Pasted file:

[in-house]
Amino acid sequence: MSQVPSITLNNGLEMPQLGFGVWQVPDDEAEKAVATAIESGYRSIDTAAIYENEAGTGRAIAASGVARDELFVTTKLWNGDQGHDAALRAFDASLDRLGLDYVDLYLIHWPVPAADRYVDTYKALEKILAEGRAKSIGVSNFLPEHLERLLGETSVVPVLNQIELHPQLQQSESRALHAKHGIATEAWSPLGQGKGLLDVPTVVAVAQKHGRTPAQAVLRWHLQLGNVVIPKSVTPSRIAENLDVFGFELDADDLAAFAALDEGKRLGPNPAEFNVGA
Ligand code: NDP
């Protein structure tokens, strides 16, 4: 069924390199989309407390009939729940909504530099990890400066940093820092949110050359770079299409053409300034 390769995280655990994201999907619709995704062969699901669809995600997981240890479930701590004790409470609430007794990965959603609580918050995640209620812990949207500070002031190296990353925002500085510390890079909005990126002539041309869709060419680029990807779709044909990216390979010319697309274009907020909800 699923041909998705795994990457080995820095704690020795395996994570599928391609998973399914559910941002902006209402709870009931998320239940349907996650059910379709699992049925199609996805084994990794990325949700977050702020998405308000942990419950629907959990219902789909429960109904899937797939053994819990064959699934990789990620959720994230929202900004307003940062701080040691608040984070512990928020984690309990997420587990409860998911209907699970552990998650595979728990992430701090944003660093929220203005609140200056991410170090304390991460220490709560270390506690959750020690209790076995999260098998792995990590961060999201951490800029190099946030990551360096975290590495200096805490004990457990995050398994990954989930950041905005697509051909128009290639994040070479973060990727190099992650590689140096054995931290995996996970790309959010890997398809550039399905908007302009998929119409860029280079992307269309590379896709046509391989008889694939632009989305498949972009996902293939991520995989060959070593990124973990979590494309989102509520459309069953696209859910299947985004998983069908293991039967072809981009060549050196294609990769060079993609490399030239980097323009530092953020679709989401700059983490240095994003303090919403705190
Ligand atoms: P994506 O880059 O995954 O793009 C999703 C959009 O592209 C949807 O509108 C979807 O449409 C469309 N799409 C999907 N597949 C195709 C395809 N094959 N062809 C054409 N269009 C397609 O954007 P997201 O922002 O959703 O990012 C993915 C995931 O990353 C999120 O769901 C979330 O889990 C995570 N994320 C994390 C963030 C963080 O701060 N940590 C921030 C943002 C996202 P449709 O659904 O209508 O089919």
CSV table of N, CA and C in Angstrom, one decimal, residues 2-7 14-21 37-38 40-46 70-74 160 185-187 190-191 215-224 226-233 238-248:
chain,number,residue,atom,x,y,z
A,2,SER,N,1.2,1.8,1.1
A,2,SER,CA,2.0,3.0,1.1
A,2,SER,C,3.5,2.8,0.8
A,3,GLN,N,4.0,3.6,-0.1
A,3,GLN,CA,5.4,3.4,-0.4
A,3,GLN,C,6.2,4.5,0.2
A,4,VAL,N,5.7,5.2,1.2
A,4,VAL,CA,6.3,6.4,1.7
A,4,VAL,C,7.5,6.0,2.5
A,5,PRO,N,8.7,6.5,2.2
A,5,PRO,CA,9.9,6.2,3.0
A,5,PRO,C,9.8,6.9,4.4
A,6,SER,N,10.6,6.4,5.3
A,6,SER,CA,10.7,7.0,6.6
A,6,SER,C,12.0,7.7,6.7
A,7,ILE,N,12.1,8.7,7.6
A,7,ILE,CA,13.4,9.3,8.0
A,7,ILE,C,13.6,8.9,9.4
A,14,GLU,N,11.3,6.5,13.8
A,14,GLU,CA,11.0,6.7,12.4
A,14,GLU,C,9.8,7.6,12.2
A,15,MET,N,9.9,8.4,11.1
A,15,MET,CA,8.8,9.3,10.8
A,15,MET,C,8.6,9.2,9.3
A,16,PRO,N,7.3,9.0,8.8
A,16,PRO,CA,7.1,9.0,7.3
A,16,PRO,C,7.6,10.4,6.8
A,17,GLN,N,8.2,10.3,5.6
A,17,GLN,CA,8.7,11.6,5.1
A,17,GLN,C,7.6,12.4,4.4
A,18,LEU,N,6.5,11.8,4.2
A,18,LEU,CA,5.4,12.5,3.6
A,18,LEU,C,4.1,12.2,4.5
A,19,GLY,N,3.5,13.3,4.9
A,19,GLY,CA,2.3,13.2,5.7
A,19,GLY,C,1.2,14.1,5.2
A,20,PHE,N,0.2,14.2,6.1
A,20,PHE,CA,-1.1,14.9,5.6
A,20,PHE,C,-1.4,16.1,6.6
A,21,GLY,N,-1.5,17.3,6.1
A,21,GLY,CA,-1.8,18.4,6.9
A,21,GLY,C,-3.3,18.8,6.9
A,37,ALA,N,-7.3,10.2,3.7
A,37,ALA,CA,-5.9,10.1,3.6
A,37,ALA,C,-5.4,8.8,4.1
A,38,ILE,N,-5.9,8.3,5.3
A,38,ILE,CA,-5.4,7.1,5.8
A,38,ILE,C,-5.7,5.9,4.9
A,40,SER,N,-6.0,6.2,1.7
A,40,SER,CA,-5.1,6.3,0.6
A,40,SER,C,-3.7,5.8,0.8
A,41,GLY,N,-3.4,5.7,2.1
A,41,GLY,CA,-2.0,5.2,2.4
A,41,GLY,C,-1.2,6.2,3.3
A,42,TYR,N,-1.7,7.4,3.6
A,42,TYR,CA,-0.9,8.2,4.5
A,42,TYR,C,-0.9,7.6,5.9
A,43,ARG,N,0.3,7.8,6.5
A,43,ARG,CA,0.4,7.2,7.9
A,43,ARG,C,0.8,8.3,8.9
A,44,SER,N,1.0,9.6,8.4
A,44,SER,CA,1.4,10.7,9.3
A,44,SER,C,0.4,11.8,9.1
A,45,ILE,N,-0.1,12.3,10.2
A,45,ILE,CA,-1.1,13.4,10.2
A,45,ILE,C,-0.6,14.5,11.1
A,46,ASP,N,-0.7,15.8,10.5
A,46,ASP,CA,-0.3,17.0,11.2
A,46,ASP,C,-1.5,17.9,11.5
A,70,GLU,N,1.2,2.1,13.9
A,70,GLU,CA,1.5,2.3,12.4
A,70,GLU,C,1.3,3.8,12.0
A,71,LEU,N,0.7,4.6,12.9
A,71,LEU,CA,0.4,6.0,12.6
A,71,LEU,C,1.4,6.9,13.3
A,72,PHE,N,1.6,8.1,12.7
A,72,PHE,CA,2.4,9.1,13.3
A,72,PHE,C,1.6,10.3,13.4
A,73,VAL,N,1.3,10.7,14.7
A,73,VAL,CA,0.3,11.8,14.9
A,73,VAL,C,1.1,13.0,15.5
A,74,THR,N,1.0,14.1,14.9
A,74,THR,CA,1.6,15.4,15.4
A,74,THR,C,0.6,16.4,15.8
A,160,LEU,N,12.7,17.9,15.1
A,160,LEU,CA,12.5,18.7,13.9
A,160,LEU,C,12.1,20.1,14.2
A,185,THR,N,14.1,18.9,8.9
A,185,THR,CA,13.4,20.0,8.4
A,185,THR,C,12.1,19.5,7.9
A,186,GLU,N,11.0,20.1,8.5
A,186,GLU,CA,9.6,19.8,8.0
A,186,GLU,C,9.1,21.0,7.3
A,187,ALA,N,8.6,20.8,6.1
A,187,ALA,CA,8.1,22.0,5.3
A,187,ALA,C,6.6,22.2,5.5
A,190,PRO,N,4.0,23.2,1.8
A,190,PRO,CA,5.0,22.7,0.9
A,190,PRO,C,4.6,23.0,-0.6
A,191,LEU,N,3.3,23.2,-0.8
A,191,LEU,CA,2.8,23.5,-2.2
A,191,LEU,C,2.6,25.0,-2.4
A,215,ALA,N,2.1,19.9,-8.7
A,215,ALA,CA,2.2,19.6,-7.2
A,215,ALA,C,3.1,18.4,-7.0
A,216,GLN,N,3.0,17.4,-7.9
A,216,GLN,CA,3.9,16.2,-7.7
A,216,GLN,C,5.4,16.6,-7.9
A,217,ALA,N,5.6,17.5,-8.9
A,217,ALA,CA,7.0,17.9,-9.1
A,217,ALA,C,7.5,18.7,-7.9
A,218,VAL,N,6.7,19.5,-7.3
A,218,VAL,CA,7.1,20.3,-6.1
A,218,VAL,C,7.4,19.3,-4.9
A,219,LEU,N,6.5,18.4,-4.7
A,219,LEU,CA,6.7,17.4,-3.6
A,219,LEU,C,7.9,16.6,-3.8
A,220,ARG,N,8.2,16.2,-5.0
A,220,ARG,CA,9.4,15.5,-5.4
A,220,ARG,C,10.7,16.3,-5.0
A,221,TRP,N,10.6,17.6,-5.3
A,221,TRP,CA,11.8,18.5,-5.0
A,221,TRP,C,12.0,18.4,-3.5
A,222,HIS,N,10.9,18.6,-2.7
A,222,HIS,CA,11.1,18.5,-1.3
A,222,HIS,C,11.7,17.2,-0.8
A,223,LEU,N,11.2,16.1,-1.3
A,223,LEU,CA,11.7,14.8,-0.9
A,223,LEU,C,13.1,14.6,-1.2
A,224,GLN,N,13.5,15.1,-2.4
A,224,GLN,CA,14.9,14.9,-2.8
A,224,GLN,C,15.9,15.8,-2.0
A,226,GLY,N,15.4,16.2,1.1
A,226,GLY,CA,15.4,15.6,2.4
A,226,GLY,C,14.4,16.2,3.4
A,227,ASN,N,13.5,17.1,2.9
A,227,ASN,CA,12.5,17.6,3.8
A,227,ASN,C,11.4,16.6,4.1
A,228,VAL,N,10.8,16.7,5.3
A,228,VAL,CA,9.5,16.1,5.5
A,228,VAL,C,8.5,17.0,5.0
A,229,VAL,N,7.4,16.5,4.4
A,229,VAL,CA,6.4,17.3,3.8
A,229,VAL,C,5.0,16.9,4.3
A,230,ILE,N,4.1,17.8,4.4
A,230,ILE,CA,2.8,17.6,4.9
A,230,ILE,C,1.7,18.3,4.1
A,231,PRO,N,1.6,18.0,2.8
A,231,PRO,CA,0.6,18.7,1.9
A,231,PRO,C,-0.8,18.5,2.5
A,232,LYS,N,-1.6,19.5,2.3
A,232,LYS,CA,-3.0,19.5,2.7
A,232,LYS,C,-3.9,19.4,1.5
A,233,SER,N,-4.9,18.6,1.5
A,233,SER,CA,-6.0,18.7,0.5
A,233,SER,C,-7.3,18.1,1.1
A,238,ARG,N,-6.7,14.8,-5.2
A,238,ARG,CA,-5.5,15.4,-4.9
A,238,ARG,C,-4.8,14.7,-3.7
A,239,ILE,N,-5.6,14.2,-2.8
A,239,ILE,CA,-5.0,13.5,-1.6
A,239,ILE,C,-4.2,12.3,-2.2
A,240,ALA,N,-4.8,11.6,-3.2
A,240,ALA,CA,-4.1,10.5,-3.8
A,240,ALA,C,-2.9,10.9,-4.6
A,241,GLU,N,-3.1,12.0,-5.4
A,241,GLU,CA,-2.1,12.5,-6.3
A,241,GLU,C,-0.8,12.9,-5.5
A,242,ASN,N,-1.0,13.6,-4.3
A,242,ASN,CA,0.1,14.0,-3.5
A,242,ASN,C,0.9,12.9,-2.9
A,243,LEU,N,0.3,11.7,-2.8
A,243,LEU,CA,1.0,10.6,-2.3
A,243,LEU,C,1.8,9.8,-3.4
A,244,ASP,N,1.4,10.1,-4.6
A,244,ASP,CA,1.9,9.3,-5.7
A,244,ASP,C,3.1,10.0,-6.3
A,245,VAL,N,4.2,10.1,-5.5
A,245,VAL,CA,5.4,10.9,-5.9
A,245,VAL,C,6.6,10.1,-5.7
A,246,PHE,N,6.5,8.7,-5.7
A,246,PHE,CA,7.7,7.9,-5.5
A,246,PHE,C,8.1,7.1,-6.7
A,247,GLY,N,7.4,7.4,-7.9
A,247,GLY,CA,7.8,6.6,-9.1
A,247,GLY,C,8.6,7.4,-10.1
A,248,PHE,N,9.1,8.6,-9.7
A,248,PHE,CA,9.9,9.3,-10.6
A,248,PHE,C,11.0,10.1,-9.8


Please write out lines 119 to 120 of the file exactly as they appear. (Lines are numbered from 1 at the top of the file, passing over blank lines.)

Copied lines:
A,218,VAL,N,6.7,19.5,-7.3
A,218,VAL,CA,7.1,20.3,-6.1